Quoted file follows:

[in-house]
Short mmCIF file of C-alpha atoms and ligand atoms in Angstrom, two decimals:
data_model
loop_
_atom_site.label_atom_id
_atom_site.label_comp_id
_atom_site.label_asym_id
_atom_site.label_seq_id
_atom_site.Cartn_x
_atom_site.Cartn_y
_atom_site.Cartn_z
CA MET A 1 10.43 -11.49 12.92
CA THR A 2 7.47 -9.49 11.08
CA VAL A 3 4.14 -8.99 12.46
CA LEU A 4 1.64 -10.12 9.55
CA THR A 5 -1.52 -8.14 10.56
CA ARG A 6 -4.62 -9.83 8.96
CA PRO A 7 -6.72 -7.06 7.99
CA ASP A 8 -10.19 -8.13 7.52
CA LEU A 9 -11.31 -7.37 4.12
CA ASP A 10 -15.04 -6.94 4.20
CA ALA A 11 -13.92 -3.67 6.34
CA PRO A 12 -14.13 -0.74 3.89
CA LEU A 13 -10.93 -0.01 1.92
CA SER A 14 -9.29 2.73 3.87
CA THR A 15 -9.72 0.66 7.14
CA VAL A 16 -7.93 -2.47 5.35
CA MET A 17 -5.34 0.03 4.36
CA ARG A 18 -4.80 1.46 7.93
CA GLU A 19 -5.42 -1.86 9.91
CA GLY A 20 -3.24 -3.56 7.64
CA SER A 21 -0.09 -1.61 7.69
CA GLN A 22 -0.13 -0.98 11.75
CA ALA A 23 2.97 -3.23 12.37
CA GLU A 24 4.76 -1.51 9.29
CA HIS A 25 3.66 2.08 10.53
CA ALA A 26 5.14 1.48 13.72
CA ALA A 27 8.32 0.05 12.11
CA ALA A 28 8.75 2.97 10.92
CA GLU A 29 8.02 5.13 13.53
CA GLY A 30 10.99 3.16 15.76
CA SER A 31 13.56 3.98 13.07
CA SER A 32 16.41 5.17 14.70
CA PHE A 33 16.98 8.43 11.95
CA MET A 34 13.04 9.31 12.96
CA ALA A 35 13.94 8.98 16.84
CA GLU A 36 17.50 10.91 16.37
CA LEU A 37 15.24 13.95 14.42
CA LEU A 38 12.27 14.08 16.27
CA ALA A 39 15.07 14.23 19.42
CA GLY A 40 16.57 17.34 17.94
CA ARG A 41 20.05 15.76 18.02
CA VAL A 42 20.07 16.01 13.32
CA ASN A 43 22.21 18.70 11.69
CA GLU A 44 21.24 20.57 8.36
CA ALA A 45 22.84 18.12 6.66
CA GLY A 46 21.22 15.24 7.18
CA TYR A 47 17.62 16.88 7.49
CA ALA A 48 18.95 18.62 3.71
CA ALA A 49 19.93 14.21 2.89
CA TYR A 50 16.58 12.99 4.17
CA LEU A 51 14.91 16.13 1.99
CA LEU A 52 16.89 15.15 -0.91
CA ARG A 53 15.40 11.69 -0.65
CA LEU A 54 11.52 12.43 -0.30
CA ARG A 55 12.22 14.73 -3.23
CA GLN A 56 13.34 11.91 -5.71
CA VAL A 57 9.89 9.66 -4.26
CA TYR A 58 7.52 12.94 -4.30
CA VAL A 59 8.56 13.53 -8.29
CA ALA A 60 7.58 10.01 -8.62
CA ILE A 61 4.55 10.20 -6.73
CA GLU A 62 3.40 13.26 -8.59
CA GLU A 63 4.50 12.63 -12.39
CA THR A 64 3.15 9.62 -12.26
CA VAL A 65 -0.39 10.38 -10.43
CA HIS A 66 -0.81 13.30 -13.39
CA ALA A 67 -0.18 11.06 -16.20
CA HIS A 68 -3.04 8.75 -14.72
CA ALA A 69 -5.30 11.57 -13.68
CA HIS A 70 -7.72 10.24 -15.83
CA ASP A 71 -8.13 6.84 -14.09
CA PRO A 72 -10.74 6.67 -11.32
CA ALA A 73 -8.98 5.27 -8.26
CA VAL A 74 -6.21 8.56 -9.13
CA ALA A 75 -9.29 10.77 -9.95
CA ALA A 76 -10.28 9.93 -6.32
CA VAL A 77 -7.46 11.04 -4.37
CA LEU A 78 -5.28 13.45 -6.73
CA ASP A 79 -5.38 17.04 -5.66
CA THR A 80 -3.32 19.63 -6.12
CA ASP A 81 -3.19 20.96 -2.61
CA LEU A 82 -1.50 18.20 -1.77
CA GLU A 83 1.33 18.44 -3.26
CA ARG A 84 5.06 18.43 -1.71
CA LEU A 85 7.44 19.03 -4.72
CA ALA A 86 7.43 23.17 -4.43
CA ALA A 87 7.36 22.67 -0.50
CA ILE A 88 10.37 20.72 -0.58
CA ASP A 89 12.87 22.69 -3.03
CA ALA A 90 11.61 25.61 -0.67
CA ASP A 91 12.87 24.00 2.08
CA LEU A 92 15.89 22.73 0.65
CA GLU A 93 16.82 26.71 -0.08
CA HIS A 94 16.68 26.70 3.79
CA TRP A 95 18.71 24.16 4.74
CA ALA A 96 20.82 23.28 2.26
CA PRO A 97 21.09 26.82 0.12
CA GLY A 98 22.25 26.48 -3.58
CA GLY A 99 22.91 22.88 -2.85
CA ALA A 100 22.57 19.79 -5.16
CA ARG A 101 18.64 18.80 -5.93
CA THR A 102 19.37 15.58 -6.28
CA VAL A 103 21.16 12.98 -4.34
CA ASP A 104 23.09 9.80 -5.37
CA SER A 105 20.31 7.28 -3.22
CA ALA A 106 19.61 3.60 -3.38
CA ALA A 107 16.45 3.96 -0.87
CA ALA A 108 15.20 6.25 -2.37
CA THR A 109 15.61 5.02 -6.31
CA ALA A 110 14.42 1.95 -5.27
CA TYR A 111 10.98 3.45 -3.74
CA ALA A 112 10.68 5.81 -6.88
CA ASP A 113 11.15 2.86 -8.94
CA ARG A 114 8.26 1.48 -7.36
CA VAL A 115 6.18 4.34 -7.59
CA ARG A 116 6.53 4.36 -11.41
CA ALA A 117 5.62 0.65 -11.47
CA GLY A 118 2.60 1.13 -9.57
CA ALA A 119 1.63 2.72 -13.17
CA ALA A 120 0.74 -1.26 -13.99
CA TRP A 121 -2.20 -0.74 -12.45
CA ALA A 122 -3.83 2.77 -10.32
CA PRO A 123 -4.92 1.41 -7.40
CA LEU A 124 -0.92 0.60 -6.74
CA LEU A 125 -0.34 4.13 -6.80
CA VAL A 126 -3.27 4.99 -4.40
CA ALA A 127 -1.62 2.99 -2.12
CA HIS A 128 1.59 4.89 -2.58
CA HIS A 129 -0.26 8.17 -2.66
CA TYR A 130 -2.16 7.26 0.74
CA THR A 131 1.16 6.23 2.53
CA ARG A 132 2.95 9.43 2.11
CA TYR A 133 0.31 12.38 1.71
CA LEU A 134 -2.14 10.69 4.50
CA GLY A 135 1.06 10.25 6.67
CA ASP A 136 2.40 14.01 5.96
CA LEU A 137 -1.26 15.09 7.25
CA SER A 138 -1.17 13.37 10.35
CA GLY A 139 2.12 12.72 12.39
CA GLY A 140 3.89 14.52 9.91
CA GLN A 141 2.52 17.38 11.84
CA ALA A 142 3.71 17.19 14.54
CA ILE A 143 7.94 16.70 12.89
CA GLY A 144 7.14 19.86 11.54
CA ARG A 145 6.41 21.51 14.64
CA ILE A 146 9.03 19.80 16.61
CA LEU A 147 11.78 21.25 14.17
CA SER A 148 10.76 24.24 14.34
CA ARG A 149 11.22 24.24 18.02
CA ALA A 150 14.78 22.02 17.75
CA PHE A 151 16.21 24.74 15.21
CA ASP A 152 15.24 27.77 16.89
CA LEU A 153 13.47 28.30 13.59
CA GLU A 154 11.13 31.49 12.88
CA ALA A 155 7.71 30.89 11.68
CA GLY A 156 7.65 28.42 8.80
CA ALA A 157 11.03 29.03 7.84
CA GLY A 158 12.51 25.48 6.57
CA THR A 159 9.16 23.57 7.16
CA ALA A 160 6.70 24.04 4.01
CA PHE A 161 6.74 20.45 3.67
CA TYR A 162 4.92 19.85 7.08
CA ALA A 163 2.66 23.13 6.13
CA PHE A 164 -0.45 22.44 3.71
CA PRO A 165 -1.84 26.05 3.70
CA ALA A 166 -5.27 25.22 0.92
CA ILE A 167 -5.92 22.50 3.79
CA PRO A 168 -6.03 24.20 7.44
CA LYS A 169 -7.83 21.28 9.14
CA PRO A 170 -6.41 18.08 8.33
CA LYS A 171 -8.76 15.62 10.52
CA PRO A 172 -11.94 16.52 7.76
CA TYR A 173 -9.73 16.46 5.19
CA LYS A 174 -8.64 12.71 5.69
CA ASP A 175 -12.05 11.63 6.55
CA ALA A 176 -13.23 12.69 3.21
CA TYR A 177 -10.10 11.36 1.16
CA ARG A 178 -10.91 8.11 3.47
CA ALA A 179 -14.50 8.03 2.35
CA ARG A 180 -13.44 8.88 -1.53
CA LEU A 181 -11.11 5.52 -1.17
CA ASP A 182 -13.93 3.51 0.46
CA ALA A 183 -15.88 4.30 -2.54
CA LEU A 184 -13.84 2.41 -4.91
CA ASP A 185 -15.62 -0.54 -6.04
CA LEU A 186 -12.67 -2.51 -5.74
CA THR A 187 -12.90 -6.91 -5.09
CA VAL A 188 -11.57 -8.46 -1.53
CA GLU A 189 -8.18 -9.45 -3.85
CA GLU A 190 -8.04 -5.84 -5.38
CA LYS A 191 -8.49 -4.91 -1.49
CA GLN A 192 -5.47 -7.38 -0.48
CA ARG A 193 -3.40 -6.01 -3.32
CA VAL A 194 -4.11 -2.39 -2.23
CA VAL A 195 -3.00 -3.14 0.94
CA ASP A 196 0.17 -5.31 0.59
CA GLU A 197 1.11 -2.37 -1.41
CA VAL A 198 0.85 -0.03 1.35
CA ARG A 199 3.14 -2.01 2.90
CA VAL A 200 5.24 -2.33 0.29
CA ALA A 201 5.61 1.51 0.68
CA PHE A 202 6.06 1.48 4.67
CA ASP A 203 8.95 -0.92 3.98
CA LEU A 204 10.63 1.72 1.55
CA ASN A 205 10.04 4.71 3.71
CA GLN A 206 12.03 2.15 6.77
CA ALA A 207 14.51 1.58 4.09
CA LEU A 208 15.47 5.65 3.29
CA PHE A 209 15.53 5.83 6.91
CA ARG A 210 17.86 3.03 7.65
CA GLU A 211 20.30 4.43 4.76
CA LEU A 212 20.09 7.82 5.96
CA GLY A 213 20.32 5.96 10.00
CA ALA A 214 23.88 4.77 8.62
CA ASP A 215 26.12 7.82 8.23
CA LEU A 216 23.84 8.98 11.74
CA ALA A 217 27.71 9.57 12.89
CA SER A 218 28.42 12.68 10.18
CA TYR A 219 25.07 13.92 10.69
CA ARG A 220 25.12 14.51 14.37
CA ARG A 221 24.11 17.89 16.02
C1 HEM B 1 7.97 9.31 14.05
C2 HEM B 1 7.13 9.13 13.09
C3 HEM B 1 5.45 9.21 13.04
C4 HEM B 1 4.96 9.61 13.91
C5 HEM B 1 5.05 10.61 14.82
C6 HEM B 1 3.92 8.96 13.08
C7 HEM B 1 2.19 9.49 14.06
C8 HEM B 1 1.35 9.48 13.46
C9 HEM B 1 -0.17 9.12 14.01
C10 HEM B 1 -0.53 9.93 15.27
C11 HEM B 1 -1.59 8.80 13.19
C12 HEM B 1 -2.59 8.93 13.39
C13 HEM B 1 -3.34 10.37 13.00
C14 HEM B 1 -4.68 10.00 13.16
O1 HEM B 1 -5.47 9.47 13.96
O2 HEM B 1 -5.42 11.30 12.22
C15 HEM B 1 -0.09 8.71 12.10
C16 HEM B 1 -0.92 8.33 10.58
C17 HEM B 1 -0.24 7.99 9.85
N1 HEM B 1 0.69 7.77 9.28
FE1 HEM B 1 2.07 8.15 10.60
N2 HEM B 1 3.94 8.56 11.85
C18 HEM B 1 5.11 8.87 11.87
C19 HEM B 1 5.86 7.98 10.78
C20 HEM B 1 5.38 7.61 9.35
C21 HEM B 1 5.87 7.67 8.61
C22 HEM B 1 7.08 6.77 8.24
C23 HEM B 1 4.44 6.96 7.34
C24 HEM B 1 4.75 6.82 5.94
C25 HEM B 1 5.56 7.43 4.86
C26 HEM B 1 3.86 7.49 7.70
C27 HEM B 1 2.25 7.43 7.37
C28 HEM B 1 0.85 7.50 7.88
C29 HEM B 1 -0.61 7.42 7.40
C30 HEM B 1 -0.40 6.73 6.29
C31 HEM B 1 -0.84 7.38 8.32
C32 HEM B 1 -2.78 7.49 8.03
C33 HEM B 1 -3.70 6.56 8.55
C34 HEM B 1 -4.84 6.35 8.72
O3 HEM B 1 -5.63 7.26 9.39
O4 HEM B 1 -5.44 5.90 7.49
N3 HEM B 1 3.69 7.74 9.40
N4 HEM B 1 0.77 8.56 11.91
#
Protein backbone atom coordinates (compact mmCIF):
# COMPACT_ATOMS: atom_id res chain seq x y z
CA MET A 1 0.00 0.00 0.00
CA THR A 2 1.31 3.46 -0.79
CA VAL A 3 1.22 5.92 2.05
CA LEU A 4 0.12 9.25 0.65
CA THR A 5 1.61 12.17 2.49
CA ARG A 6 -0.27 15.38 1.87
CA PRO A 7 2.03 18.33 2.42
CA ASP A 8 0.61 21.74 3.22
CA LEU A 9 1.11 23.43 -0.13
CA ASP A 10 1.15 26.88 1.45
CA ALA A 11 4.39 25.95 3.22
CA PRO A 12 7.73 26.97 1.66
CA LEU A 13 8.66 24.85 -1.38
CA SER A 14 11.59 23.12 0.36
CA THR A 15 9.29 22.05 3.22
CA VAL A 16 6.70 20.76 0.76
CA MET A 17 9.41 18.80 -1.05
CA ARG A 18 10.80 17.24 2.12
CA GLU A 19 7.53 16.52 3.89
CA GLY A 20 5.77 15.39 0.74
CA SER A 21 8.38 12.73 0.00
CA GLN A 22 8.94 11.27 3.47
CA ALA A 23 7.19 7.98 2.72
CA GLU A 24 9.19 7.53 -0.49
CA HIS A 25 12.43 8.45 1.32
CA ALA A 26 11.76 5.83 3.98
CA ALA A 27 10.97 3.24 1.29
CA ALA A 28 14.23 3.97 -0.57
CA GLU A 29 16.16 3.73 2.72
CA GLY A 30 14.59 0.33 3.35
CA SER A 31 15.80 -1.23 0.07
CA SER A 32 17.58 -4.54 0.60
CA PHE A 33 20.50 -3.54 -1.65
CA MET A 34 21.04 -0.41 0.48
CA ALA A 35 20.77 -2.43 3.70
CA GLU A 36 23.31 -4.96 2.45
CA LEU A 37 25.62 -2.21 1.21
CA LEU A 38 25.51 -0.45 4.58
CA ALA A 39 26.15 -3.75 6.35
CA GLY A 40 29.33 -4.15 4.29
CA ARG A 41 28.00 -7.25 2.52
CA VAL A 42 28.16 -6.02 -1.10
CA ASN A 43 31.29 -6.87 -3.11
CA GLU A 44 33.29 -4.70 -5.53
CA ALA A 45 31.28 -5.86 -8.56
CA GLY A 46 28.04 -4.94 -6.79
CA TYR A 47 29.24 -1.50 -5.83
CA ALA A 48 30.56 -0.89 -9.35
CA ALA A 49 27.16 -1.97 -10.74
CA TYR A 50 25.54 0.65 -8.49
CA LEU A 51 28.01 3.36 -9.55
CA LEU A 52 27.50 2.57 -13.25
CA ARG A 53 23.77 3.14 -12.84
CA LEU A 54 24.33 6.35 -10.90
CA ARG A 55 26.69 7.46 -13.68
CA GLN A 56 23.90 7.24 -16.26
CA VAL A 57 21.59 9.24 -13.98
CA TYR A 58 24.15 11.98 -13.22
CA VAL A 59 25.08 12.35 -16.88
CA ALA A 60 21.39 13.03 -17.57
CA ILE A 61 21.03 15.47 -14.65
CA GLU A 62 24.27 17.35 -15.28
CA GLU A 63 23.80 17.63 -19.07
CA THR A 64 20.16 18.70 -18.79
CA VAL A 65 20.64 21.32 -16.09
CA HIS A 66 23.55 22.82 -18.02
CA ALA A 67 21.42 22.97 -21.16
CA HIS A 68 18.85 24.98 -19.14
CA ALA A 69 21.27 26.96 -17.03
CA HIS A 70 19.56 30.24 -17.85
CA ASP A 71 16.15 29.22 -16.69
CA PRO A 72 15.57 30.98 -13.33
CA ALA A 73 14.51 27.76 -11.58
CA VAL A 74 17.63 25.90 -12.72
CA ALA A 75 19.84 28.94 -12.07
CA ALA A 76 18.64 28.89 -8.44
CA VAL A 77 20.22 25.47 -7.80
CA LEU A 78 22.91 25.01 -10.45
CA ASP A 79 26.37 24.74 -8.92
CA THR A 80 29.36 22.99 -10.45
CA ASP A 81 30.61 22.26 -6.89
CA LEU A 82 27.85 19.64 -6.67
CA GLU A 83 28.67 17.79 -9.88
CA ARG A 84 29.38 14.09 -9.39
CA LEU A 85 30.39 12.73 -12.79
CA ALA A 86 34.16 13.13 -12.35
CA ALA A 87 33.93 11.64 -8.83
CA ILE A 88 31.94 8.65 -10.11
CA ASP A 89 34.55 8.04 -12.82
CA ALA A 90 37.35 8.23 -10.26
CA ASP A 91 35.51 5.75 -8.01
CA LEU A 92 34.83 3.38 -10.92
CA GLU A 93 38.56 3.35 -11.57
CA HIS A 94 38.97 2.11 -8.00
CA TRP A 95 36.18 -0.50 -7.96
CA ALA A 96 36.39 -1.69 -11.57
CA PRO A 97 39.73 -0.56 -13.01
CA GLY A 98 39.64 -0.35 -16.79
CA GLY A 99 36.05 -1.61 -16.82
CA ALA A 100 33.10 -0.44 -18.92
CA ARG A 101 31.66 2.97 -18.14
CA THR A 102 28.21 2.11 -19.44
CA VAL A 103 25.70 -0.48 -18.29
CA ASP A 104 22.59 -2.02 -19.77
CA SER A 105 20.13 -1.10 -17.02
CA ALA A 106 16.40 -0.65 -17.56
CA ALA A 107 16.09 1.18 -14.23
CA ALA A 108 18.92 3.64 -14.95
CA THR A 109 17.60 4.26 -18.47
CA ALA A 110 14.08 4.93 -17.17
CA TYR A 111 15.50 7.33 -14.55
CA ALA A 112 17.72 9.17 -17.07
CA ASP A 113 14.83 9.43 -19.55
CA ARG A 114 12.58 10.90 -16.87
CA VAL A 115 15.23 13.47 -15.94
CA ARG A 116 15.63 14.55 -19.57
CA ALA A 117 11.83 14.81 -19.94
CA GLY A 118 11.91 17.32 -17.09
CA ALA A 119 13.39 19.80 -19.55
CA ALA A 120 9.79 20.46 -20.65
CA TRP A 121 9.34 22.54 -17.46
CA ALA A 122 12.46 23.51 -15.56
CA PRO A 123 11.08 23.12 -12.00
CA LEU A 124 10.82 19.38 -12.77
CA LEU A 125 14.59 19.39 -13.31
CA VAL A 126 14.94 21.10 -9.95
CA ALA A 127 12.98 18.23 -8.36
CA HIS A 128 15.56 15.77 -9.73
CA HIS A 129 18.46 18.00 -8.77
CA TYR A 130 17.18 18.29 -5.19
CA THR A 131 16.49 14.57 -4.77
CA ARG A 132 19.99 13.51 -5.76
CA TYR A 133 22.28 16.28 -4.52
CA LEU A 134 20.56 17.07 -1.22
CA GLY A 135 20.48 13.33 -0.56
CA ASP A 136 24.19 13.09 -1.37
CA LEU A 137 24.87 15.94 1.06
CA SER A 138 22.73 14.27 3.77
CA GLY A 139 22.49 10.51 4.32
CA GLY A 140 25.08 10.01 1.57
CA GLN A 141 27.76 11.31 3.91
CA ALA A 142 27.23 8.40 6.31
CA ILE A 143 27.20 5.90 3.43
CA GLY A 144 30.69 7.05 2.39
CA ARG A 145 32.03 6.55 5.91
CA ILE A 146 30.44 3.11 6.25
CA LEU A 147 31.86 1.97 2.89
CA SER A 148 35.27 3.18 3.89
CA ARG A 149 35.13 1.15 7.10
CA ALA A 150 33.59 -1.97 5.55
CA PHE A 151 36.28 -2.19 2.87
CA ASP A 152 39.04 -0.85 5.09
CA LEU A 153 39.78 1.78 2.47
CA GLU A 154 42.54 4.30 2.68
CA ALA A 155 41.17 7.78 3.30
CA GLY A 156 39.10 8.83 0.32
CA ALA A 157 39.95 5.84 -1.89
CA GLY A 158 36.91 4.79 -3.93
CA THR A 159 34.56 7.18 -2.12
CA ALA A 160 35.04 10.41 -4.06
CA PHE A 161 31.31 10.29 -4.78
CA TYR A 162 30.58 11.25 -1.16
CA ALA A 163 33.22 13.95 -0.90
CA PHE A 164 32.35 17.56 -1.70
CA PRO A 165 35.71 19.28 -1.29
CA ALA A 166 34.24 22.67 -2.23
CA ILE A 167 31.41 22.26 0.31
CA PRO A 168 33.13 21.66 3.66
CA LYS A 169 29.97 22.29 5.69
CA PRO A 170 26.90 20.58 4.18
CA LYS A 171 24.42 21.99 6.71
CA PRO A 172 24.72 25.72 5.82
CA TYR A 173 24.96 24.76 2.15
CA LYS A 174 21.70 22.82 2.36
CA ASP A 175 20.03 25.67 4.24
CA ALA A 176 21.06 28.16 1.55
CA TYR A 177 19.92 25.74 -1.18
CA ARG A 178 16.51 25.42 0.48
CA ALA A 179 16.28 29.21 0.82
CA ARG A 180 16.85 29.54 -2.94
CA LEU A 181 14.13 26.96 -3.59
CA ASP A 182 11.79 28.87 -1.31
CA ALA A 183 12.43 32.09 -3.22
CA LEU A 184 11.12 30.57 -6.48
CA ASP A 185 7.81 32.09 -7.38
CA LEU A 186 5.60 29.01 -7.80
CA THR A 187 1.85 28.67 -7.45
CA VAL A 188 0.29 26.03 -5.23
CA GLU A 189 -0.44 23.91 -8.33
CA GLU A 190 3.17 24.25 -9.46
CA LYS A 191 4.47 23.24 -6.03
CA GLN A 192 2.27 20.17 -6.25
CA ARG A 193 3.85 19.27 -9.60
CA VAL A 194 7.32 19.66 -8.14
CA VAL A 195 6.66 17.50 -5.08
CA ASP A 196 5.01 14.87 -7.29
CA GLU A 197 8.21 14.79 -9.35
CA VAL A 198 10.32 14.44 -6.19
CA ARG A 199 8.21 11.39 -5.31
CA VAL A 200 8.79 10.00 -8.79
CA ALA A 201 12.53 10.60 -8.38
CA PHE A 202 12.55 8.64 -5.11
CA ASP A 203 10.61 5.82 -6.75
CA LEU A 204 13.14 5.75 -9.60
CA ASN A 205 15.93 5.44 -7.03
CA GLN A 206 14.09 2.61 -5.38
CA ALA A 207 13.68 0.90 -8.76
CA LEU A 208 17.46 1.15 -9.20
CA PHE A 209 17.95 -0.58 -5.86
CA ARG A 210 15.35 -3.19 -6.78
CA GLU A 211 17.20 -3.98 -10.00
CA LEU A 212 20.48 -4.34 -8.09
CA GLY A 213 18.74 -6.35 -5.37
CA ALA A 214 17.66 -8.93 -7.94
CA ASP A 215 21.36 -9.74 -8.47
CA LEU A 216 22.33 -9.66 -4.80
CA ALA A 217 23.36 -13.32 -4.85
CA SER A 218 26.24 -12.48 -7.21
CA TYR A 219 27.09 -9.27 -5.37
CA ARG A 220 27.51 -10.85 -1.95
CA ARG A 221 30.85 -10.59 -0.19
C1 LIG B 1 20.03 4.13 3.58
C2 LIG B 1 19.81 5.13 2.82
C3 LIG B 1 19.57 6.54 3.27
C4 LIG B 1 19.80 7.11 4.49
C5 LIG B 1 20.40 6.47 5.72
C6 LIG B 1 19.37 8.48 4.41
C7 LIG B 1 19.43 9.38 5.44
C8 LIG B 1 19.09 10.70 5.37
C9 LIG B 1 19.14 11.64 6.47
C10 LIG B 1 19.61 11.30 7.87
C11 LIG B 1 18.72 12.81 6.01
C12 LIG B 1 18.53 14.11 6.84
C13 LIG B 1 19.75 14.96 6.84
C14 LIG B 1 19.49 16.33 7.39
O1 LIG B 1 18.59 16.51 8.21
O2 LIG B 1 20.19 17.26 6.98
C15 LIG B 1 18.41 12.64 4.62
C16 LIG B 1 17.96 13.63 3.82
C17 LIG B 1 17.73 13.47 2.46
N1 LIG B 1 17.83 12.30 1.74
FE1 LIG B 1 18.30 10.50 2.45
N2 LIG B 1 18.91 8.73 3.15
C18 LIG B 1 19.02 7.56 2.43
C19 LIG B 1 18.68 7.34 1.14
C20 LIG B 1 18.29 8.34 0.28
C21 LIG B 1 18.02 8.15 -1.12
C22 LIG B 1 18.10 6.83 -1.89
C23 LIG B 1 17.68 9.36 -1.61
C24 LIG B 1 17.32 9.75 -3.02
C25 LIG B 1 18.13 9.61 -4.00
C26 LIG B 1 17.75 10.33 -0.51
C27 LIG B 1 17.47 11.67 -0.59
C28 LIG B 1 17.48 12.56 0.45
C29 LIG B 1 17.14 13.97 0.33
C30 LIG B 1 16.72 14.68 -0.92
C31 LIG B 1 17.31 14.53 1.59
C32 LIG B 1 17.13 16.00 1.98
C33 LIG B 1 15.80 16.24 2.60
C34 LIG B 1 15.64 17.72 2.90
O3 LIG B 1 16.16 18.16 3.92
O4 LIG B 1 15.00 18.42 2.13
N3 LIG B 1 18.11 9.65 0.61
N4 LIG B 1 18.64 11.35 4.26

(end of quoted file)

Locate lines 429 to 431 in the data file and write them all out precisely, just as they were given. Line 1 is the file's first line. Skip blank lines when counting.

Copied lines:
CA PHE A 151 36.28 -2.19 2.87
CA ASP A 152 39.04 -0.85 5.09
CA LEU A 153 39.78 1.78 2.47